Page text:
Teachers affected

Letters

The International Education Agency of PNG (IEA-PNG) is the leading provider of high quality private education in Papua New Guinea.
It owns and operates 22 international schools in the country which employ close to 300 teachers and a similar number of support staff.
More than three quarters of the teachers are nationals.
Each IEA school is the sole employer of both its teachers and support staff, not the IEA management organisation at Ela Beach, Port Moresby.
The teachers are the nucleus of the IEA system that delivers quality education to both national and expatriate children in Papua New Guinea.
IEA’s competitive employment terms and conditions has been the main factor that:
(1)    Enables the organisation to employ the best teachers in the country and abroad; and
(2)    Drives its national teachers to deliver education services of international standards to its clients.
However, the IEA’s long established reputation as the premier provider of quality private education is now at risk after its management and board cut 50 per cent of all non-salary benefits (except housing) of its national teachers and reduced their salaries by more than 20 per cent and put them (all national teachers) on one unsustainable salary scale, regardless of ndividual teacher’s qualification, length of services, experience, etc.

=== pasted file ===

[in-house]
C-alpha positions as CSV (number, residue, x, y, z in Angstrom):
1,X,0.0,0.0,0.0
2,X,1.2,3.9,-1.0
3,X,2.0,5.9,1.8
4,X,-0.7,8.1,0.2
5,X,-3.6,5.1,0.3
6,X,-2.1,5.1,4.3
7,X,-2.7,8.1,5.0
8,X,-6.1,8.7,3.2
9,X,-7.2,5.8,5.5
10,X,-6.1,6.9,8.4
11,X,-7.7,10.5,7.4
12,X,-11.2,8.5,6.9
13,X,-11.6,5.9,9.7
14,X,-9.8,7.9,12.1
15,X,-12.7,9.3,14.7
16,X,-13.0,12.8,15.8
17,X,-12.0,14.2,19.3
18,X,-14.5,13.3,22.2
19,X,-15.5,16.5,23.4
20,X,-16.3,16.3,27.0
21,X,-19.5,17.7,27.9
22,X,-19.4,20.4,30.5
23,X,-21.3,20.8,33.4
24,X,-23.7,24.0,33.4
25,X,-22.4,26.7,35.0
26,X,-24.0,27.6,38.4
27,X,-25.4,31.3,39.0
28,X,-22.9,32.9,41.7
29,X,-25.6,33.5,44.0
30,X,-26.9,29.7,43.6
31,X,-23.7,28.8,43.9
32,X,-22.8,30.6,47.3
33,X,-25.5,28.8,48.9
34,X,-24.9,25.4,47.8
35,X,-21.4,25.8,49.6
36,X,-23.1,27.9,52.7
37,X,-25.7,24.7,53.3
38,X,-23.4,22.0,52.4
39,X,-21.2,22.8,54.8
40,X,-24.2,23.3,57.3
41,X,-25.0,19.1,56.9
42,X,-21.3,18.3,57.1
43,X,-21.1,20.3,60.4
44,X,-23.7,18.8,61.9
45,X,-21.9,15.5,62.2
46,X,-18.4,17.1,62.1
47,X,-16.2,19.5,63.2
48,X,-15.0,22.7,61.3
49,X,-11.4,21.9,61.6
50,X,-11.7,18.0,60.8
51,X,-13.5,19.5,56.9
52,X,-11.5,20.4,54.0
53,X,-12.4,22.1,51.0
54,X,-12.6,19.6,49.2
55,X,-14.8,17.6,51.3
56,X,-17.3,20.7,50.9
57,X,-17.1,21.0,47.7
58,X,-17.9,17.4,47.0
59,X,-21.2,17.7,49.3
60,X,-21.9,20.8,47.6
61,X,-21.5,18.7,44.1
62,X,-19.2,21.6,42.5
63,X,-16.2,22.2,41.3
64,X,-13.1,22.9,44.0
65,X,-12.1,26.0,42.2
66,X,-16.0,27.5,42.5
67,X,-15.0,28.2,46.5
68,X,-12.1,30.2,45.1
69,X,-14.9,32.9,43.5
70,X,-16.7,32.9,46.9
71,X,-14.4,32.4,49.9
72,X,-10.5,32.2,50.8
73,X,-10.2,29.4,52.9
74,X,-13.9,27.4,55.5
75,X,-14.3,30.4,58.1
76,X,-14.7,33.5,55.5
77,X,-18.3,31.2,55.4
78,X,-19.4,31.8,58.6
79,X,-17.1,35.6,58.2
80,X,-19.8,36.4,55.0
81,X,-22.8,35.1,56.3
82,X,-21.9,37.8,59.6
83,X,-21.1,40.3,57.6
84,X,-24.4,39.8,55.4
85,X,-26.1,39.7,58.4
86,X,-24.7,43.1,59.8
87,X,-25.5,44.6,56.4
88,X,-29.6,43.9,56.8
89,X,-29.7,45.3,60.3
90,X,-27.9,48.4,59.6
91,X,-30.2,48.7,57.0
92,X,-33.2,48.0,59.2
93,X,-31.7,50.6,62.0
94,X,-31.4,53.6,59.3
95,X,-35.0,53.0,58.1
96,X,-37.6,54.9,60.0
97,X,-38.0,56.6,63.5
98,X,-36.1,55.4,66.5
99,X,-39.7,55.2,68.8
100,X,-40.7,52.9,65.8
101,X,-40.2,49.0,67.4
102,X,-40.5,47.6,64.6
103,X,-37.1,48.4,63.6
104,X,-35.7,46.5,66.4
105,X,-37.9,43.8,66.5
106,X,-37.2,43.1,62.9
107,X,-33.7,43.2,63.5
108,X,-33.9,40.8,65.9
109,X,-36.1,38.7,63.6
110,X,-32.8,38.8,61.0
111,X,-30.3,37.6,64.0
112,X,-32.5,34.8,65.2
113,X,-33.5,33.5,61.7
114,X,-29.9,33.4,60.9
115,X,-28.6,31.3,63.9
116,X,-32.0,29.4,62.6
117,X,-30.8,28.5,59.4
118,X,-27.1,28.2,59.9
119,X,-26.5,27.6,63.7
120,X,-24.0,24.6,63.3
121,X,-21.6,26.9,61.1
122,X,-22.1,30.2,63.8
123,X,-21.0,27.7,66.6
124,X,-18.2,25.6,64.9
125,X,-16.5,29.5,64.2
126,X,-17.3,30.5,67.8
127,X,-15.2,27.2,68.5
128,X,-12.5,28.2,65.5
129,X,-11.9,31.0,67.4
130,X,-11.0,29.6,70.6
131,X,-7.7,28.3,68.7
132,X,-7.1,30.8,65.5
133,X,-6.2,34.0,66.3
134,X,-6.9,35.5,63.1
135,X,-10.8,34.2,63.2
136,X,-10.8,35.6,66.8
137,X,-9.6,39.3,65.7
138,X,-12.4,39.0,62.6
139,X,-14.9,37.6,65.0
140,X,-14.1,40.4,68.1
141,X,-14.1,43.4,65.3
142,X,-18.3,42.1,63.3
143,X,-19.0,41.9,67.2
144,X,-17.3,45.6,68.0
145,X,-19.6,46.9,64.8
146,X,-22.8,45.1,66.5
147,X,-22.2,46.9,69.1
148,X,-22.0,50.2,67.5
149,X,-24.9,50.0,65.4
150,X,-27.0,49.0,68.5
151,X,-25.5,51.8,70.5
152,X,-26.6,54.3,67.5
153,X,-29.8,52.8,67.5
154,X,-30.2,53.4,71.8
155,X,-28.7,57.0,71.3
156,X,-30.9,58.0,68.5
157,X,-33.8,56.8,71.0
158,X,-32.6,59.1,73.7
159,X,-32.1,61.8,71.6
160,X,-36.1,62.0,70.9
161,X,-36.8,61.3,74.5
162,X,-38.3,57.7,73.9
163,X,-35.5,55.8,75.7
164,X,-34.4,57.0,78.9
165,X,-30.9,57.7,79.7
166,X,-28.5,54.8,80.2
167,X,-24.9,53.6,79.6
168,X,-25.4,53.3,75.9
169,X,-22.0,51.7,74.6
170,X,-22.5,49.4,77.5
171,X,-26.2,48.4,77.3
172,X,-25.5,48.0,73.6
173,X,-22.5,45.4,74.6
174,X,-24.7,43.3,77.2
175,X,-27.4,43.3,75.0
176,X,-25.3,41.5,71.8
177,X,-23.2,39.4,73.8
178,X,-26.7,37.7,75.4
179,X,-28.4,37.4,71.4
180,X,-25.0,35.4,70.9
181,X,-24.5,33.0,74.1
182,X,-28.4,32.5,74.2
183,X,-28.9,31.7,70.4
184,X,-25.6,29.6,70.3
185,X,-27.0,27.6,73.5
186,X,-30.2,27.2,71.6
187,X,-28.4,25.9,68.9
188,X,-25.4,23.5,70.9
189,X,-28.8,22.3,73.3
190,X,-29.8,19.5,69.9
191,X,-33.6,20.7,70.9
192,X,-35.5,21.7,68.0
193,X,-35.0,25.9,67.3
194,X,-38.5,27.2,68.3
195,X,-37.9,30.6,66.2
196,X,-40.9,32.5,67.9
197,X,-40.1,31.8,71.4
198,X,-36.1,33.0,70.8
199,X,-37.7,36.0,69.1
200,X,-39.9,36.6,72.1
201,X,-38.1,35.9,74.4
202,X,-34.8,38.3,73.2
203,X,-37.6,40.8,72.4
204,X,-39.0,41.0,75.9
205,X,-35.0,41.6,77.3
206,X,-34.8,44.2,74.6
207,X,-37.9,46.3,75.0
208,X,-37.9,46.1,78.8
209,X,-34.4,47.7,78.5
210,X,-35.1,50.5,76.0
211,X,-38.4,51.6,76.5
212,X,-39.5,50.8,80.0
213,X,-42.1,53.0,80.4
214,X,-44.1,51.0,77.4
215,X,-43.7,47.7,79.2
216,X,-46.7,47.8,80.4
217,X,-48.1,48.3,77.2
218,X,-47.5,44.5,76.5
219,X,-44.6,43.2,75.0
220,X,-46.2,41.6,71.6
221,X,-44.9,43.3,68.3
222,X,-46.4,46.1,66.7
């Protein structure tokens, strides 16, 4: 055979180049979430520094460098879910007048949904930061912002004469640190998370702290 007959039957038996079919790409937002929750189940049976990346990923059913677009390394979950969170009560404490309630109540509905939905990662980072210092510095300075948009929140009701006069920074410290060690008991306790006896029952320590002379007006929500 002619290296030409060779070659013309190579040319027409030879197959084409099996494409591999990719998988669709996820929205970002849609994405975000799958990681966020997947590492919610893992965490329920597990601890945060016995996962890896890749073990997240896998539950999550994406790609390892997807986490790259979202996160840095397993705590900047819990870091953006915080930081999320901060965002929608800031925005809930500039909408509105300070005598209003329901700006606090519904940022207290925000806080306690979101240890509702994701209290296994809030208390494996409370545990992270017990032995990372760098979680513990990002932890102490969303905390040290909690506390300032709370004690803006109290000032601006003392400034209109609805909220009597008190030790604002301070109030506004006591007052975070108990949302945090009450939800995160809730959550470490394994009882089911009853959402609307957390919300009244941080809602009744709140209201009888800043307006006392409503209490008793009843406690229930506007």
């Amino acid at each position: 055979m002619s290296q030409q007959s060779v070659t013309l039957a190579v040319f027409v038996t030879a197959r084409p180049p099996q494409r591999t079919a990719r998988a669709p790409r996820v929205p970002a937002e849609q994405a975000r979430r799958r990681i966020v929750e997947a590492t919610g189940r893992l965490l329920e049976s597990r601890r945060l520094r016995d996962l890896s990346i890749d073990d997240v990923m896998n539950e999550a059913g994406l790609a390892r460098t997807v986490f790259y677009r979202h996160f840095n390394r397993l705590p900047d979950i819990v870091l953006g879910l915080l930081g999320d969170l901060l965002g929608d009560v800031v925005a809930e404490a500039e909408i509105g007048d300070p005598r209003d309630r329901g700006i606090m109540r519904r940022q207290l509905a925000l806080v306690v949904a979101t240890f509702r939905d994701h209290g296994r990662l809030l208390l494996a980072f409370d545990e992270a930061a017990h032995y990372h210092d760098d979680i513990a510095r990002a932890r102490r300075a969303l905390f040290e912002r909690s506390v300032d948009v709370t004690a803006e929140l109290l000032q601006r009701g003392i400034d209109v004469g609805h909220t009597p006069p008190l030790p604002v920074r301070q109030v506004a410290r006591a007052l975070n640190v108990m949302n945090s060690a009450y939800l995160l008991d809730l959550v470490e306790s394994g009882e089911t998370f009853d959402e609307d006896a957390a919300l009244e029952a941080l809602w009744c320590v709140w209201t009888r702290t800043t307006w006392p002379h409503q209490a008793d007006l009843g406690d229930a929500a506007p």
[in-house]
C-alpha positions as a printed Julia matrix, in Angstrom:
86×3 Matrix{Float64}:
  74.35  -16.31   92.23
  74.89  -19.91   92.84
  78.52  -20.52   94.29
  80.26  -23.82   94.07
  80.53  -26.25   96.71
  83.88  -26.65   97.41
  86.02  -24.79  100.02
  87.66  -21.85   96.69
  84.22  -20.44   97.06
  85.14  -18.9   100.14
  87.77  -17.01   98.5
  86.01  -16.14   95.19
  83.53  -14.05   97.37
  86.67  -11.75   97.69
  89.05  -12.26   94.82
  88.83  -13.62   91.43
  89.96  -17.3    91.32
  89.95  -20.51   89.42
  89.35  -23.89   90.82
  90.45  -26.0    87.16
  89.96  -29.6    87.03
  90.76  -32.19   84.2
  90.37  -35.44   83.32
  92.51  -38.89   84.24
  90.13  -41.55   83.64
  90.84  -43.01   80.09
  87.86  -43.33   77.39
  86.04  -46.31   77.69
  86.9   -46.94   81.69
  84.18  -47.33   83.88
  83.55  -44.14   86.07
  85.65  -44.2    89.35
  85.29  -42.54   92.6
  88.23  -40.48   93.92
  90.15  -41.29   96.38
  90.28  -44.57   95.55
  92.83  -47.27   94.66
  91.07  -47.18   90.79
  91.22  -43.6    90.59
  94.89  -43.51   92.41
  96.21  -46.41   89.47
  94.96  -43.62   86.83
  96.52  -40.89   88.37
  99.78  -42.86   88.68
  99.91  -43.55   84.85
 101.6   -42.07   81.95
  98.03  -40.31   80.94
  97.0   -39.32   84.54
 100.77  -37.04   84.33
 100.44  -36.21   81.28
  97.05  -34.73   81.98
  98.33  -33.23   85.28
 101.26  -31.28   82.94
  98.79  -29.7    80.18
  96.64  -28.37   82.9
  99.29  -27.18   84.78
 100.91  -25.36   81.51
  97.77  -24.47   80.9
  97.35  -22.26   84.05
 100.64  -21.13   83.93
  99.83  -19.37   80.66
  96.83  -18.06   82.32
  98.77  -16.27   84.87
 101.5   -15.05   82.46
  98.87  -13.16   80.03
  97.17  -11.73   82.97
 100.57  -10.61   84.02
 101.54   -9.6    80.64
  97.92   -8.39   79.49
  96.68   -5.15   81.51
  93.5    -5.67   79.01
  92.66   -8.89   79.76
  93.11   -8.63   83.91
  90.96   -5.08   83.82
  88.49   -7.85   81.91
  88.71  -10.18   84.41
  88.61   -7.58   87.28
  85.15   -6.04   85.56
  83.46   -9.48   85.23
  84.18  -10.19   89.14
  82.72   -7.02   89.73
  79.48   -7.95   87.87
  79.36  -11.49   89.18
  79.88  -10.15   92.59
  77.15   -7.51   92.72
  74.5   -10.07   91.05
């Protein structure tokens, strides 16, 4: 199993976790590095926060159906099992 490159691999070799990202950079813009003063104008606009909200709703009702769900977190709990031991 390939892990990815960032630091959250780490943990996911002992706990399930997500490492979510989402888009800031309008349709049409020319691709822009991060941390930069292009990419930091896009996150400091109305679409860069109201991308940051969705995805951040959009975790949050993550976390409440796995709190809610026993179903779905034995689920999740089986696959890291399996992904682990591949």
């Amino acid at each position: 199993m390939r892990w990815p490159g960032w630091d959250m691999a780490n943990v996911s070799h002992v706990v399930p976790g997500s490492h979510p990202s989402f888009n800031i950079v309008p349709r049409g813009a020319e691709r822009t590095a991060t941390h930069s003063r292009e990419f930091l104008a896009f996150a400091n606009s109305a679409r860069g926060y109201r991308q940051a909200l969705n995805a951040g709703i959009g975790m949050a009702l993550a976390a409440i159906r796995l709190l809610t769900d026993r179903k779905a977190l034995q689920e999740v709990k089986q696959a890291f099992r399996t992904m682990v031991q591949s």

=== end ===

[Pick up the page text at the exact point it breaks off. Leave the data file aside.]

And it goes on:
The IEA management gave the excuse that the economic crisis of 2015-16 had adversely affected cash flow and hence they designed these changes to be implemented as cost saving measures from 2017 and onwards to keep the organisation afloat and safeguard the jobs of national teachers.
Despite the genuine intentions of the IEA management for this restructure, to the hardworking national teachers these changes are biased, highly discriminatory and unjustifiable.
Biased and discriminatory because these changes are made to the employment benefits and salaries of only national teachers and not the expatriate teachers and the highly-paid executive managers and consultants (both nationals and expatriates).
Unjustifiable because the cash flow crisis is a problem of the IEA management, not a problem of most of the schools (the rightful employers of the teachers).
Two main factors that have contributed to the IEA’s cash flow crisis are:
(1) Over-the-top employment benefits and salaries for executive managers and consultants; and
(2) Constant overseas and in-country trips by members of the IEA executive management.
The board did not bother to carry out its own investigations to verify the reasons (for the cash flow crisis) provided by the management and also find out other factors that contributed to the situation at the head office and recommend appropriate actions to be taken at the executive level and down.
Hence, the board has not addressed the real causes of the problem at the company’s head office, but instead made the innocent national teachers to suffer both financially and psychologically for an issue which is not their doing.
It is inevitable that many highly-experienced national teachers will leave IEA to look for greener pastures elsewhere.
The board will have its final meeting in about a week’s time and the innocent national teachers are looking forward to see whether it will reverse some of their earlier decisions.

Concerned teacher and parent
Lae

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